Culture à la carte

Merano, the capital of culture in South Tyrol.

Attractions in Merano

South Tyrolean culture, shaped by Mother Nature herself

Experience the magic of diversity in enchanting South Tyrol. The Hotel Terme Merano is an ideal base from which to explore the holiday area of Merano and Environs, whether following natural or cultural pathways.

Set off in search of Merano’s rich history and learn about this unique corner of the world, with all of its remarkable cultural buildings and attractions. No Merano holiday should exclude a walk on one of South Tyrol’s many Waalweg trails, which run along a sophisticated network of agricultural waterways, dug during medieval times in order to bring water from the mountains to the dry fields. Winding through orchards, meadows and forested sections at mild grades, Waalweg trails have become extremely popular with hikers of all ages and fitness levels; children in particular love running alongside the sparkling, burbling water.

Palais Mamming Museum

The Merano Municipal Museum recently opened in the restored Baroque palace

Merano Music weeks

The gardens of Trauttmansdorff Castle

2013 International Garden of the Year


Der Südtiroler Apfel ist welweit bekannt und somit der Exportschlager (neben dem Wein) schlechthin von Südtirol!

South Tyrol and its apples

The apple orchard of South Tyrol
South Tyrol and its apples

South Tyrol has a long tradition as an apple-growing region. The ideal location for the most famous varieties of apple lies at from 200 to 1,000 metres above sea level. But it is not only the differences in altitude which guarantee the taste and quality, it is primarily the region of South Tyrol itself. Towards the north, the region is sheltered by the main Alpine chain and towards the south the landscape opens out and offers perfect conditions for the cultivation of apples.

Every second apple harvested in Italy comes from one of the many orchards in South Tyrol; this is equivalent to 10% of the European apple harvest. The South Tyrolean apple is also a real export success; at least half of all the fruit harvested in the region is exported to Central, Northern and Eastern Europe. Germany has the largest appetite for South Tyrolean apples, with 30% of the exports. Currently 18 different varieties of apple are cultivated in South Tyrol and in addition to these there are a few ancient apple varieties, which are cultivated extensively for private use. It is therefore no wonder that the valley floors are transformed in spring into a veritable sea of apple blossom.

The Merano Kurhaus

Merano’s art nouveau landmark

Bolzano, the capital of South Tyrol

Or how about a day trip to Bolzano (German: Bozen), where you can stroll through the fruit market or shop under the medieval portici arcades? Then linger awhile at the piazza, enjoying a cappuccino or apple strudel, and watch the hustle and bustle of South Tyrol’s beautiful capital city.


Ötzi the Iceman

Messner Mountain Museum

The life's work of the famous mountaineer

The Messner Mountain Museum, not far from the Hotel Terme Merano, is another highlight. The main museum is located at Sigmundskron Castle, near Bolzano, and addresses the subject of man’s encounter with the mountains. There are also five other branches, each focusing on an individual theme:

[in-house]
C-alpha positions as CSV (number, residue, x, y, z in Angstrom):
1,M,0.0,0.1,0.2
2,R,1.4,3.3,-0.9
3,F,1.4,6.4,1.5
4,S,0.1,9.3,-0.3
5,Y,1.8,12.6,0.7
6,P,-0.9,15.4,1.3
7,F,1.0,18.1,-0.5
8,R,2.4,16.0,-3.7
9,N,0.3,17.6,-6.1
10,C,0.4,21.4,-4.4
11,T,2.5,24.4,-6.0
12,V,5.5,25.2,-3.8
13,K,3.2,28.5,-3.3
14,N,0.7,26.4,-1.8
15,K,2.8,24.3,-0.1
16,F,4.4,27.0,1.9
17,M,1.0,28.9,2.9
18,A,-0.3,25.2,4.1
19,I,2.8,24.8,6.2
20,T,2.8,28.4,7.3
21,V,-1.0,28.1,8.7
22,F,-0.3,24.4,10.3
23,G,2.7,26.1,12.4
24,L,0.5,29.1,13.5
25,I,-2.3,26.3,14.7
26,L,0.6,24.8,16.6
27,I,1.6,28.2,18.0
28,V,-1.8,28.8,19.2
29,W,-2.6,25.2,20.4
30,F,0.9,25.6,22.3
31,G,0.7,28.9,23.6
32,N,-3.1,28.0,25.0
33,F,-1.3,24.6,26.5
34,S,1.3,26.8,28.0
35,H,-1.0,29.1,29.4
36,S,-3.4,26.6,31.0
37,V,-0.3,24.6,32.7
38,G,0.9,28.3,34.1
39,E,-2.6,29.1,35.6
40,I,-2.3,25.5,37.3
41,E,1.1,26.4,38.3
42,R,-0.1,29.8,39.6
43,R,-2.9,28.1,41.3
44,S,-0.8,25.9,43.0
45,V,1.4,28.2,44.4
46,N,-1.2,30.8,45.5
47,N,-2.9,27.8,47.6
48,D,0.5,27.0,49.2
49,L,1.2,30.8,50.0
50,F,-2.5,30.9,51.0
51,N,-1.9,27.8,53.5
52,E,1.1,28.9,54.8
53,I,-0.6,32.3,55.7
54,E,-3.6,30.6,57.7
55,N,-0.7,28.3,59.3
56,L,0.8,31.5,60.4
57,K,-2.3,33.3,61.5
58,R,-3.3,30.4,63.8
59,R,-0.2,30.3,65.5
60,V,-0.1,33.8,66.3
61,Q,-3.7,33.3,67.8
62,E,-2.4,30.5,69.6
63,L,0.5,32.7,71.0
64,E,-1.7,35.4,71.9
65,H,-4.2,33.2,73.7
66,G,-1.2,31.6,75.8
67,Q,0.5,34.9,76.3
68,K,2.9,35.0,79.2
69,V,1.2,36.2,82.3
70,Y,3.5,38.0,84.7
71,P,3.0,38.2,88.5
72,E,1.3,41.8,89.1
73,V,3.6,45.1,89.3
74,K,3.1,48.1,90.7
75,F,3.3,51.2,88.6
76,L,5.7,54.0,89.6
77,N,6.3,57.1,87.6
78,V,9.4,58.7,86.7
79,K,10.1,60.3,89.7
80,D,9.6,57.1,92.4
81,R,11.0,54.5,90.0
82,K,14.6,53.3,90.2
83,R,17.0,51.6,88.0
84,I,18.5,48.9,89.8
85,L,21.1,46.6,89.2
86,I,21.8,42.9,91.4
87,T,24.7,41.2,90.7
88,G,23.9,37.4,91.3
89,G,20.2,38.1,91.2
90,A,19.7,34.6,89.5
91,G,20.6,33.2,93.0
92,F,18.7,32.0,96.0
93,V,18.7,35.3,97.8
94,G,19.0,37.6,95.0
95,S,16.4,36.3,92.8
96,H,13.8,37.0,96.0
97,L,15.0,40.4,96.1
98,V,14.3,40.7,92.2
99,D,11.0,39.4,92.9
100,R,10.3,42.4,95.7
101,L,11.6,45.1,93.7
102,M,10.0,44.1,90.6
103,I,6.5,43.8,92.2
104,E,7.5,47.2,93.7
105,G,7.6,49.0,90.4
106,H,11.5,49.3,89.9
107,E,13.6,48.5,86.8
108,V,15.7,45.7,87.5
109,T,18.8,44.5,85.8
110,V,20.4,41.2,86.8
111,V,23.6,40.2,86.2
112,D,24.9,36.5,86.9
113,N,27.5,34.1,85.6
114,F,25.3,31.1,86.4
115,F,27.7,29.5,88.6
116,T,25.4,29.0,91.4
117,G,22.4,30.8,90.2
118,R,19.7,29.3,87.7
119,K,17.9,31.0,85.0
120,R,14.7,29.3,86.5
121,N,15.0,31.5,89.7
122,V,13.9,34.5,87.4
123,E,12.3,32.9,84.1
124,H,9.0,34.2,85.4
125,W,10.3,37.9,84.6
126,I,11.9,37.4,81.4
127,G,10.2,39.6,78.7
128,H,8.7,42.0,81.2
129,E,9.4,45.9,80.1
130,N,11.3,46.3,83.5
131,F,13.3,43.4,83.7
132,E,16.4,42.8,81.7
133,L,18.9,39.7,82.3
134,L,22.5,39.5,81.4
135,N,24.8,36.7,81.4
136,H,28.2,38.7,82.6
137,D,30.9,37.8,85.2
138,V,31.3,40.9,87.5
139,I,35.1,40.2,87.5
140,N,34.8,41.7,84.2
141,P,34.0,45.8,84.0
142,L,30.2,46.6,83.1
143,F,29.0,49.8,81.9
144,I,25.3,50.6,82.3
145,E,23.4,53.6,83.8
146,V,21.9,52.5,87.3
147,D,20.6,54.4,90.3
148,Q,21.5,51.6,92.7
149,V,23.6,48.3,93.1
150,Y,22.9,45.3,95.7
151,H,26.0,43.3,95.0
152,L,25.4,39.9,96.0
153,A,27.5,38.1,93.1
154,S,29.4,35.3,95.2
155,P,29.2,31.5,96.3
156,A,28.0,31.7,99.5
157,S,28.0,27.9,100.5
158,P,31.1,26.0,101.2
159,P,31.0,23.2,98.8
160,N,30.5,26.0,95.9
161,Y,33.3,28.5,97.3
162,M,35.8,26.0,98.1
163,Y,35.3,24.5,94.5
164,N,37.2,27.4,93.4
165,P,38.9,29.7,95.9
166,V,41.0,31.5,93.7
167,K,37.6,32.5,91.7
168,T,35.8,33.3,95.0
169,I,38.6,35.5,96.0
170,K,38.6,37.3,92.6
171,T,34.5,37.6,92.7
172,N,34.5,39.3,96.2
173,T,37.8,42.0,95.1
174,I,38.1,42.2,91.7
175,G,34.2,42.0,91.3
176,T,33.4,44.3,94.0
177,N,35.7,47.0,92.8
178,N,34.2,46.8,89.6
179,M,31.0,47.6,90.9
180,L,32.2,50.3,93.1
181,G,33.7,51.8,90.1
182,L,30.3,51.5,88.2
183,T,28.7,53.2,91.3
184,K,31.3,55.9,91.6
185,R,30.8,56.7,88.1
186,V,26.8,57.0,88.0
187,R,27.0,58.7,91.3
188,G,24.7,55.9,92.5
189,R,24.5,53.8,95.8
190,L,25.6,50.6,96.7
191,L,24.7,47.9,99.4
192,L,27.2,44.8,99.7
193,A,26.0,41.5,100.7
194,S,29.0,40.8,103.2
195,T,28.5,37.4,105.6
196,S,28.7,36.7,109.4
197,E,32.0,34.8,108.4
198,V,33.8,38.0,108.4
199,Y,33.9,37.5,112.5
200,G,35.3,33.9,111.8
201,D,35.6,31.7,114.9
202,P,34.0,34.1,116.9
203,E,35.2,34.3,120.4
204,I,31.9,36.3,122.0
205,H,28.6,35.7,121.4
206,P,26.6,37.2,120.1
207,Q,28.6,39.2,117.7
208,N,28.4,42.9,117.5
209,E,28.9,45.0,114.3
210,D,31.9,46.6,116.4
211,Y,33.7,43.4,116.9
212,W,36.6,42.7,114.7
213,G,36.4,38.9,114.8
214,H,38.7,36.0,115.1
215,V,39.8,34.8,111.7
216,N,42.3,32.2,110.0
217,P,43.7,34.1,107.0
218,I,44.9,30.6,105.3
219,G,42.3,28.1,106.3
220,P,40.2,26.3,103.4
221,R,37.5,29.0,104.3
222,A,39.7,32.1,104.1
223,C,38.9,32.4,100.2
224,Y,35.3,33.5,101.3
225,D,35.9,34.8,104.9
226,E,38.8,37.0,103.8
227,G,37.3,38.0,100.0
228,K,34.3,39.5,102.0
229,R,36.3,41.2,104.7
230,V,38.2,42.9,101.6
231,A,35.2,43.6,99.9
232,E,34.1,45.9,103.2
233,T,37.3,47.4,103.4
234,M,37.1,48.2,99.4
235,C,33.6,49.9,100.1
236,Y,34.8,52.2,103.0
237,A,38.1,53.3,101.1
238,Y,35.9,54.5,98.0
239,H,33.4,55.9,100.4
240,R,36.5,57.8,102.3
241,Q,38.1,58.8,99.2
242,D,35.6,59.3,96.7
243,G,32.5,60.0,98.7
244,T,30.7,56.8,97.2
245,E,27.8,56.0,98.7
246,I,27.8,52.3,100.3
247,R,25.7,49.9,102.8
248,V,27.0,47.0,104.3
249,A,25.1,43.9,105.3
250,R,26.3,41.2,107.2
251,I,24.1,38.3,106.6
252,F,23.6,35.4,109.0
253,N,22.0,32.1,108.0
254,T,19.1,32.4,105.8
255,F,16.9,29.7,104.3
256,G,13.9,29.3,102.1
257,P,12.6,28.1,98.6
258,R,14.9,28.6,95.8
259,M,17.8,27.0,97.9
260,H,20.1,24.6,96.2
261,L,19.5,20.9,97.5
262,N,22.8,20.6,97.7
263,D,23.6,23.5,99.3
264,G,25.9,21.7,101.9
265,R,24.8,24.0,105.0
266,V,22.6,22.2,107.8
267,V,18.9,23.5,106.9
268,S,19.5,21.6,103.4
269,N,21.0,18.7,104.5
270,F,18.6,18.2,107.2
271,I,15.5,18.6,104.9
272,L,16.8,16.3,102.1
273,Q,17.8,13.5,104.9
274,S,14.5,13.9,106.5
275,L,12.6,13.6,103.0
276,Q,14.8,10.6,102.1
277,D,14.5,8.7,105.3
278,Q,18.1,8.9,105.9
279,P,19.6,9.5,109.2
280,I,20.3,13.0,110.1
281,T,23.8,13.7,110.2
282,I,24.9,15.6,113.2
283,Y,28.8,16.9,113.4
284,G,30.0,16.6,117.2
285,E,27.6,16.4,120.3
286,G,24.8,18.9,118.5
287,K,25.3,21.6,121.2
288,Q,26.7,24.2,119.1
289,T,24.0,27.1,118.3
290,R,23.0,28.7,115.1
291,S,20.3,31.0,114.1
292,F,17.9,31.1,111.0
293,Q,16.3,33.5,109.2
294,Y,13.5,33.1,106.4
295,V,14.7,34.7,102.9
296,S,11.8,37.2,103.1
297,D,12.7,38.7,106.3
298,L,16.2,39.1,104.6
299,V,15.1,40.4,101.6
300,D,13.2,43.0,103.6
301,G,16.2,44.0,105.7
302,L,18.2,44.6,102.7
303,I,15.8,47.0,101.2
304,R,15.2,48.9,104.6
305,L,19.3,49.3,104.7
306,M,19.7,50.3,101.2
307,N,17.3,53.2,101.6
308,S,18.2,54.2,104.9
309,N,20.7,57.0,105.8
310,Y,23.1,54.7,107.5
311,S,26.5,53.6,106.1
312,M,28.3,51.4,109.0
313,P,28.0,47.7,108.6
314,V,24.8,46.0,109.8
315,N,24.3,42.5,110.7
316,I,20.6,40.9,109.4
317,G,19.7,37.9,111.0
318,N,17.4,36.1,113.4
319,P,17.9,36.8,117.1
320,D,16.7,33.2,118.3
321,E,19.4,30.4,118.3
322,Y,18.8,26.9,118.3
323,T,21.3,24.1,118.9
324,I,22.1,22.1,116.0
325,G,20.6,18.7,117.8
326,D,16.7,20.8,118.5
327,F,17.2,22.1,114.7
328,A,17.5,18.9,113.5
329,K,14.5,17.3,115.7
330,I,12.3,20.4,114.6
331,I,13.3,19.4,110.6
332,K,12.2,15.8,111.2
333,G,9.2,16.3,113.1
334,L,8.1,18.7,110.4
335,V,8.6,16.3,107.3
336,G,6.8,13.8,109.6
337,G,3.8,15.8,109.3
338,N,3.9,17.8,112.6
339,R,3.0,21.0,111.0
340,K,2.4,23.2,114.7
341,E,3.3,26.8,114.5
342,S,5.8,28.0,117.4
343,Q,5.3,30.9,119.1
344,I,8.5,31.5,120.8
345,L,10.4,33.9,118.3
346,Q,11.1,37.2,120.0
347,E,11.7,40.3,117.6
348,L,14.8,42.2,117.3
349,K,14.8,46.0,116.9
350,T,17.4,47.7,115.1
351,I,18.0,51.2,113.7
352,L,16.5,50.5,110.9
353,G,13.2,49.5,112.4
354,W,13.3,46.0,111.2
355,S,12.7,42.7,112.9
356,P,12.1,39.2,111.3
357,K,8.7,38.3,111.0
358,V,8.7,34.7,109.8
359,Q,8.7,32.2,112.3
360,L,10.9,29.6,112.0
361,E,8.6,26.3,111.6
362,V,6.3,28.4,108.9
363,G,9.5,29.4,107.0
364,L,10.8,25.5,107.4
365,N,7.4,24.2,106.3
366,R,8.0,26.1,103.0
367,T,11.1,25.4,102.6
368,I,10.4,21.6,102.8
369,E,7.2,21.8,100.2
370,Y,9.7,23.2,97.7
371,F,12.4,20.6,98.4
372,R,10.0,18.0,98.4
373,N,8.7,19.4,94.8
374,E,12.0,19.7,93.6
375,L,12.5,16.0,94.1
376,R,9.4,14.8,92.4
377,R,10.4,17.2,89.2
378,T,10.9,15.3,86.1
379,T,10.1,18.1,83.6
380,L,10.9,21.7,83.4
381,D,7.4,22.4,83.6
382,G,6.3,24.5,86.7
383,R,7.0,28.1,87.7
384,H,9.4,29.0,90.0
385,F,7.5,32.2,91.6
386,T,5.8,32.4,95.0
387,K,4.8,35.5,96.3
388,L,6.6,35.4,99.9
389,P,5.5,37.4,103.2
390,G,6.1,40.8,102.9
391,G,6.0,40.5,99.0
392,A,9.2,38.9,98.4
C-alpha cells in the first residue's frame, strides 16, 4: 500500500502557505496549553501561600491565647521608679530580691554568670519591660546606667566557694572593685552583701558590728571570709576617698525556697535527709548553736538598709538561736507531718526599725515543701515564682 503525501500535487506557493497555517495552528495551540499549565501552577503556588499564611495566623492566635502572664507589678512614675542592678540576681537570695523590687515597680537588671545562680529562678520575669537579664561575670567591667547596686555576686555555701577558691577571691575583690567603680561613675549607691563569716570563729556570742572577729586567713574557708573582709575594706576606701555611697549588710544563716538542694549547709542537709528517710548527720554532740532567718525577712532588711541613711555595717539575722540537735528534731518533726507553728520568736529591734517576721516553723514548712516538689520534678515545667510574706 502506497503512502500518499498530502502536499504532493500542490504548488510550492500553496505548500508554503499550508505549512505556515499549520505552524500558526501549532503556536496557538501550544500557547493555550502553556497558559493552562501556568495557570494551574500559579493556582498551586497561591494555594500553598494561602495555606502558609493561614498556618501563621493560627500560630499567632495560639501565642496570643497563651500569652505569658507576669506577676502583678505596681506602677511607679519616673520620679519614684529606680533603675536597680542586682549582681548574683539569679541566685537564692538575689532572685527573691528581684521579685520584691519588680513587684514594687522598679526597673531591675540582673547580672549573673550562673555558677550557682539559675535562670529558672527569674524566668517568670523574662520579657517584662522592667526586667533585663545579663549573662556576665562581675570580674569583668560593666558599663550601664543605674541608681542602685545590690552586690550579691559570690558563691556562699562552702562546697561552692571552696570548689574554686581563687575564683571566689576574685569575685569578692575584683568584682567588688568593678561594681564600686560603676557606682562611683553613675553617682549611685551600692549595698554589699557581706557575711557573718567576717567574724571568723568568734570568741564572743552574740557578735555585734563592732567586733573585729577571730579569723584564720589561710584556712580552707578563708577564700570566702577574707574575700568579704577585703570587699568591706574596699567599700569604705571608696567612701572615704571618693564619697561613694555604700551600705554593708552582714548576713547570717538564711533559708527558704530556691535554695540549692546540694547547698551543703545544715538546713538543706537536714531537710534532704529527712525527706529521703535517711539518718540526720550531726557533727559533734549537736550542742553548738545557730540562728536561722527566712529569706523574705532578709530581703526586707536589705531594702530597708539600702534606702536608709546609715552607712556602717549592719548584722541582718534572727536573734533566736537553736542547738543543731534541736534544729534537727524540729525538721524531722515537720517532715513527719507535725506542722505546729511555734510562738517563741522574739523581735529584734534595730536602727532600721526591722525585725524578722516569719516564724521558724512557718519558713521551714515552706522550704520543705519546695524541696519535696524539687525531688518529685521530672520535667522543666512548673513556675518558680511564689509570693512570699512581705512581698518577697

• The World of Ice (MMM Ortles in Solda)
  • Conquest of the Dolomites (MMM Dolomites near Cortina d’Ampezzo)
  • The myth of the mountain (MMM Juval in the Vinschgau Valley)
  • Mountain Peoples (MMM Ripa at Bruneck Castle)
  • The Supreme Discipline of Mountaineering (MMM Corones atop the Kronplatz Plateau)

The museum is the brainchild of South Tyrol’s most celebrated extreme mountaineer and pioneer, Reinhold Messner. MMM is a unique concept and very popular, especially among mountain enthusiasts of course.

The opening of the MMM Corones, the 6th location of Messner Mountain Museum chain, lastly took place in July 2015 on the peak of Plan de Corones.

Der Wintertourismus in Meran hat eine lange Tradition.

Merano's tradition as winter destination

During the second half of the 19th century Merano was known as southernmost German-speaking destination by the peers of North-Germany. When bad weather aggrieved the mood they escaped to Merano, where they could expect a mild and sunny climate. So Merano was called the “sun-balcony of the Alps”.

For a long period Italians had no interest in visiting Merano because they had similar climatic conditions. After the First World War South Tyrol became part of Italy and Merano got more interesting as the northernmost province of Italy.

Other important points of interests are the castle of Tyrol and the history of Merano as old capital city of Tyrol. Merano was also famous as a transition destination. With a stopover, travelers to or from Italy could acclimatize their bodies perfectly. Merchants often settled in Merano during the winter period and exploited the advantages of the growing tourism. The combination of Alpine and Mediterranean flair was the main reason for an overnight stay Merano.

Merano was able to equal all benefits of other southern destinations without their disadvantages. You could enjoy comfortable temperatures, a blooming landscape and a unique culture, without a long journey, noise and communication barriers.

All these advantages are still relevant today, so come to visit the exciting Merano right now! We would be glad to welcome you at the Hotel Terme Merano

Our culture map of Merano

Tracing Merano's history

South Tyrol Map powered by sentres
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